All patients have the right to be intimately involved in their health care. But does that mean you should run your own medical tests or even self-diagnose a condition?

An increasing number of Americans are saying yes, using one of the many do-it-yourself screening kits now on the market to test their blood or urine for a slew of ailments. And many others are testing themselves daily with their doctor’s approval — monitoring, for example, their blood glucose or blood pressure.

Consumer Reports reviewed the literature and consulted experts to determine when, if ever, consumers should consider some of the most popular home-test kits. Note that you shouldn’t embark on any home testing, even the kinds Consumer Reports recommends, without a consultation with and approval from your doctor.

Tests that monitor disease
Blood glucose

Worth doing? Yes.

For whom? People with Type 1 diabetes. For Type 2 diabetes, the benefit is less clear; check with your doctor. Monitoring glucose is essential for managing Type 1 diabetes and is nearly always encouraged by doctors who treat that condition.

Glucose readings can help patients adjust their diet and exercise routine, and tailor insulin doses to keep their levels in the proper range. In Consumer Reports’ 2011 tests of home blood glucose meters, the Accu-Chek Compact Plus ($20) scored highest overall.

Prothrombin (blood-clotting factor)

Worth doing? Yes.

For whom? Certain people who take blood-thinning drugs such as warfarin (Coumadin and its generic cousins).

Warfarin and other blood thinners can be lifesaving for people with atrial fibrillation or disorders that can cause blood clots in the brain, heart, legs or lungs. But the medication can also cause dangerous, uncontrolled bleeding that can be fatal in some cases. Self-monitoring can greatly reduce that risk.

Blood pressure

Worth doing? Yes.

For whom? People with elevated or borderline-elevated blood pressure.

Careful monitoring of blood pressure over time is key to treating hypertension, and research shows that an average of several readings over the course of a week provides a more reliable measurement than a sporadic reading. A home monitor not only is helpful for meeting the recommended number of readings but also can be more accurate than the testing done at a doctor’s office, where blood pressure can be elevated by patient anxiety (known as “white-coat hypertension”). Top-ranked models from Consumer Reports’ latest tests included the Omron 10 Series BP785 arm monitor ($80) and the Omron 7 Series BP652 wrist monitor ($60).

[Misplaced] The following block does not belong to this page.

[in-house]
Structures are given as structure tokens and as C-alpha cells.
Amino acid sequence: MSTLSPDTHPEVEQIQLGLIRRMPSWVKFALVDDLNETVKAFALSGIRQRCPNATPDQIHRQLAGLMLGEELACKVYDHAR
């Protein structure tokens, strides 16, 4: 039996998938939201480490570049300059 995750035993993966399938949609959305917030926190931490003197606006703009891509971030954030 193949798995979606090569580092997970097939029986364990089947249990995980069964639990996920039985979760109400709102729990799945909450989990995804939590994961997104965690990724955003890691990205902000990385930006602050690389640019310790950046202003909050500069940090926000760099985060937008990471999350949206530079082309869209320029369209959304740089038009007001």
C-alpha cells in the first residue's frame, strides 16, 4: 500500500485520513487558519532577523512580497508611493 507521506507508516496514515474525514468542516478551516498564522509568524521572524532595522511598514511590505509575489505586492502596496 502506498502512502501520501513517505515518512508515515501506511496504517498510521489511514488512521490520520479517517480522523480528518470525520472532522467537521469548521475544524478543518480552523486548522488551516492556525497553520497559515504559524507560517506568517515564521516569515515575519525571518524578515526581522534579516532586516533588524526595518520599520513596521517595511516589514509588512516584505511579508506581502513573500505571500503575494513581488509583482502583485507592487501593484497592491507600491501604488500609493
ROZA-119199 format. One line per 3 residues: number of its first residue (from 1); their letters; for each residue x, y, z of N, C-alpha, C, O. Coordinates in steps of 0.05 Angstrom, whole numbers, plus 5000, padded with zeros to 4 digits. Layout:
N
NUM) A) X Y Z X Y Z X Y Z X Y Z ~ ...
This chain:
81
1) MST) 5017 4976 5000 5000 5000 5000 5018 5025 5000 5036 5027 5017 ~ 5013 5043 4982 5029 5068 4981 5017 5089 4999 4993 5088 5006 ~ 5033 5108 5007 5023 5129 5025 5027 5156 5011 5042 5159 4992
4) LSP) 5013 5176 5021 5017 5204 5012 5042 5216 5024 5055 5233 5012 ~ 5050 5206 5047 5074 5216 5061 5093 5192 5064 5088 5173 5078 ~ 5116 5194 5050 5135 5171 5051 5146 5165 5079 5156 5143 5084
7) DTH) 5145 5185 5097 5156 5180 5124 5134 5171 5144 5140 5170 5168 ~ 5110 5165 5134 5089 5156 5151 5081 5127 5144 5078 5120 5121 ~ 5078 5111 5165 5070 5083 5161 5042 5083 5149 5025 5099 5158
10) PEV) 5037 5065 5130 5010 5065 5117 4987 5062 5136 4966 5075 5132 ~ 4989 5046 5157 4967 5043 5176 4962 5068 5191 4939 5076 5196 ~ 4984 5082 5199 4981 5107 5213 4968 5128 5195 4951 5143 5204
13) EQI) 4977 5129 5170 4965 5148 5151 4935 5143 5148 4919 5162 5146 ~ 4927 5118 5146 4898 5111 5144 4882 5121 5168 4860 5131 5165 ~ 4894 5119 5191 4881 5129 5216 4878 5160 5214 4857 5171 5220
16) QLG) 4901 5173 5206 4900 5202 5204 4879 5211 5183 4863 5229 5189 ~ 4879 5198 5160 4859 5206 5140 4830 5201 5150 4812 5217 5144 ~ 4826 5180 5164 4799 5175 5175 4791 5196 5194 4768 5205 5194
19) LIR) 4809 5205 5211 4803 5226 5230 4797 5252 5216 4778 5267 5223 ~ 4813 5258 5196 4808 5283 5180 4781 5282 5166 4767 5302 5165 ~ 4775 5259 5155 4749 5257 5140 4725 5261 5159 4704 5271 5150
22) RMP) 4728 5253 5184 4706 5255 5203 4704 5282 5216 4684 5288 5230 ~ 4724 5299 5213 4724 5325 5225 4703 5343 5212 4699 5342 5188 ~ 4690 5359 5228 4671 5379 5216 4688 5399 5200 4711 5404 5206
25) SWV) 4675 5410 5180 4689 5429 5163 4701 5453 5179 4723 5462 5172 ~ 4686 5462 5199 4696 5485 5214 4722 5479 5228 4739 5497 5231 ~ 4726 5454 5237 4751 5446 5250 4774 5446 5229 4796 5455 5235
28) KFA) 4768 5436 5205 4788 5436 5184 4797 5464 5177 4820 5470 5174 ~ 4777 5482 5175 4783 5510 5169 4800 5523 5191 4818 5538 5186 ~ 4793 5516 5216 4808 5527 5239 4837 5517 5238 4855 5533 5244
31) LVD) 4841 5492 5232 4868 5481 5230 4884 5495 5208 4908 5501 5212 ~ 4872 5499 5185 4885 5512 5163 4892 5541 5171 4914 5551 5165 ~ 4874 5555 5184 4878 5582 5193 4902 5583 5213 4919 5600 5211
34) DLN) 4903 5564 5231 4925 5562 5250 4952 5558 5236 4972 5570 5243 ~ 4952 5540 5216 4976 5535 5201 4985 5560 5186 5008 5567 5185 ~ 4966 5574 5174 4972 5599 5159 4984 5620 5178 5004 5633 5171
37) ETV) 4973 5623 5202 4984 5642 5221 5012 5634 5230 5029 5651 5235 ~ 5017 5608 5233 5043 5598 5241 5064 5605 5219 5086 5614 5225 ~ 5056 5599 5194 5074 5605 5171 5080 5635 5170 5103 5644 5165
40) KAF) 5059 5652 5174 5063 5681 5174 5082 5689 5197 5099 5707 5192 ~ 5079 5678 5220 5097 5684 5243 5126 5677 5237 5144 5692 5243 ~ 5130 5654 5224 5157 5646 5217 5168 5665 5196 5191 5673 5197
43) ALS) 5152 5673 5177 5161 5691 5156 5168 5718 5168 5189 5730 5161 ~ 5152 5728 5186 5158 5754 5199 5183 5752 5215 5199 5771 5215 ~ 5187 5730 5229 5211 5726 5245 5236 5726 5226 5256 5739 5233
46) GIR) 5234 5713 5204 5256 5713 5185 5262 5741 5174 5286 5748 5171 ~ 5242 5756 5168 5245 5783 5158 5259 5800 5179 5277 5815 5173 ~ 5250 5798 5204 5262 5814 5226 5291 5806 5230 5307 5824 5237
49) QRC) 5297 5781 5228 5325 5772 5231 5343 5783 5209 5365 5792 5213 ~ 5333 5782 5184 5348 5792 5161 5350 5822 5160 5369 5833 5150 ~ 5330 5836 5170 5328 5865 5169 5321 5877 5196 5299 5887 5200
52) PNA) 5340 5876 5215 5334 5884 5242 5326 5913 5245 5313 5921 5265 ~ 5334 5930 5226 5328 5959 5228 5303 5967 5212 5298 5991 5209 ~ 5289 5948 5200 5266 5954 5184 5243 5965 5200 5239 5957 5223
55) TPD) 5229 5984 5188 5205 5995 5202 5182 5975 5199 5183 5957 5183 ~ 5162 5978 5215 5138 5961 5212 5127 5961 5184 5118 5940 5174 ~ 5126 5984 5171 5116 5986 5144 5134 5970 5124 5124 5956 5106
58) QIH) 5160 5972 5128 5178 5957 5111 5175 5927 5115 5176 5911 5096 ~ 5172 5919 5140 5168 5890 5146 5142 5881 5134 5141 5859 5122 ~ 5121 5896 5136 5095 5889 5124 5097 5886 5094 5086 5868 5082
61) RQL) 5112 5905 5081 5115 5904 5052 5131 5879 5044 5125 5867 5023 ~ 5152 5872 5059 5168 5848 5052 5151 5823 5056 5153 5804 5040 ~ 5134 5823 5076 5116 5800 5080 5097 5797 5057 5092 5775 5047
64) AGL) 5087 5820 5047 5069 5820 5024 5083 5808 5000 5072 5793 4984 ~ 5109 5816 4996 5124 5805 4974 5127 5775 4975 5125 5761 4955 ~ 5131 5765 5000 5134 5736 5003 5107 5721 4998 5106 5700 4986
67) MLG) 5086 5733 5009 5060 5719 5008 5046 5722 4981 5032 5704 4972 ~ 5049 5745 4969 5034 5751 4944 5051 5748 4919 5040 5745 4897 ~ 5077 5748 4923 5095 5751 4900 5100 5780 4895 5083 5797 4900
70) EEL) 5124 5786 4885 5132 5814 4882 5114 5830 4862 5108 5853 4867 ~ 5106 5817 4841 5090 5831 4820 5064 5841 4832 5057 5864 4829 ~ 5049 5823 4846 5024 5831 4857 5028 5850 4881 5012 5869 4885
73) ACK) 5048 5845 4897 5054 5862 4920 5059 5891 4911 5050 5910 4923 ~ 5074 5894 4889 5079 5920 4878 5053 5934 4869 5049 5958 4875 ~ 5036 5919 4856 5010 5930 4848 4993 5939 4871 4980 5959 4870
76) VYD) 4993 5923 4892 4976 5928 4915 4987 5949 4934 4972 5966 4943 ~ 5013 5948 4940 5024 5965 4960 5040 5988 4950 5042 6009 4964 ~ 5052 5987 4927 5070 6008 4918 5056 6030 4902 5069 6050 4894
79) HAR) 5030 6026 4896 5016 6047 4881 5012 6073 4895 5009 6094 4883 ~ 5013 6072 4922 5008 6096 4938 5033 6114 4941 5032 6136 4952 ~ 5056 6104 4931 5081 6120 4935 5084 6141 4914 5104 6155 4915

Cholesterol

Worth doing? No.

Since people with diabetes and hypertension can benefit from home monitoring, you might think that tracking your cholesterol at home would be a good idea, too. But Consumer Reports’ experts say you should skip them. Unlike blood glucose and blood pressure, HDL (good) and LDL (bad) cholesterol levels don’t change much from day to day, and thus don’t require frequent adjustments of drug dosages.

Diagnostic tests

While the tests in the preceding section are used to track ongoing conditions, the ones in this group are meant to help you screen for a given condition. While the market teems with options, the Food and Drug Administration has okayed only a handful, including the ones covered below. Note that any at-home diagnostic screening should almost always be coupled with a medical exam.

Fecal occult blood

Worth doing? Yes.

For whom? Annually between routine colonscopies for people 50 and older (45 and older for African Americans; age 40 for people with a family history of colon cancer or polyps).

Fecal occult blood — blood in your feces that you can’t see in your stool or on toilet paper — can be an early sign of a gastrointestinal condition such as Crohn’s disease, abnormal growths (polyps) or colon cancer. Make sure you follow the directions closely, including avoiding red meat and certain medication, such as aspirin and ibuprofen, for several days before testing.

Tests for a yeast infection or urinary-tract infection

Worth doing? Yeast infection: sometimes. UTI: probably not.

For whom? Women with nonrecurrent infections.

The vaginal test for yeast infection measures pH, which can detect an infection but can’t necessarily tell what kind it is. It allows women who suspect a yeast infection to help confirm it and treat themselves with over-the-counter antifungal drugs. While home tests for urinary-tract infections may be accurate, the results are helpful only if your provider is willing to call in a prescription for antibiotics without seeing you, which many aren’t. So if you can’t see your doctor, it might make more sense to go to an urgent-care or walk-in clinic where you can get both a diagnosis and, if needed, a prescription.

Copyright 2012. Consumers Union of United States Inc.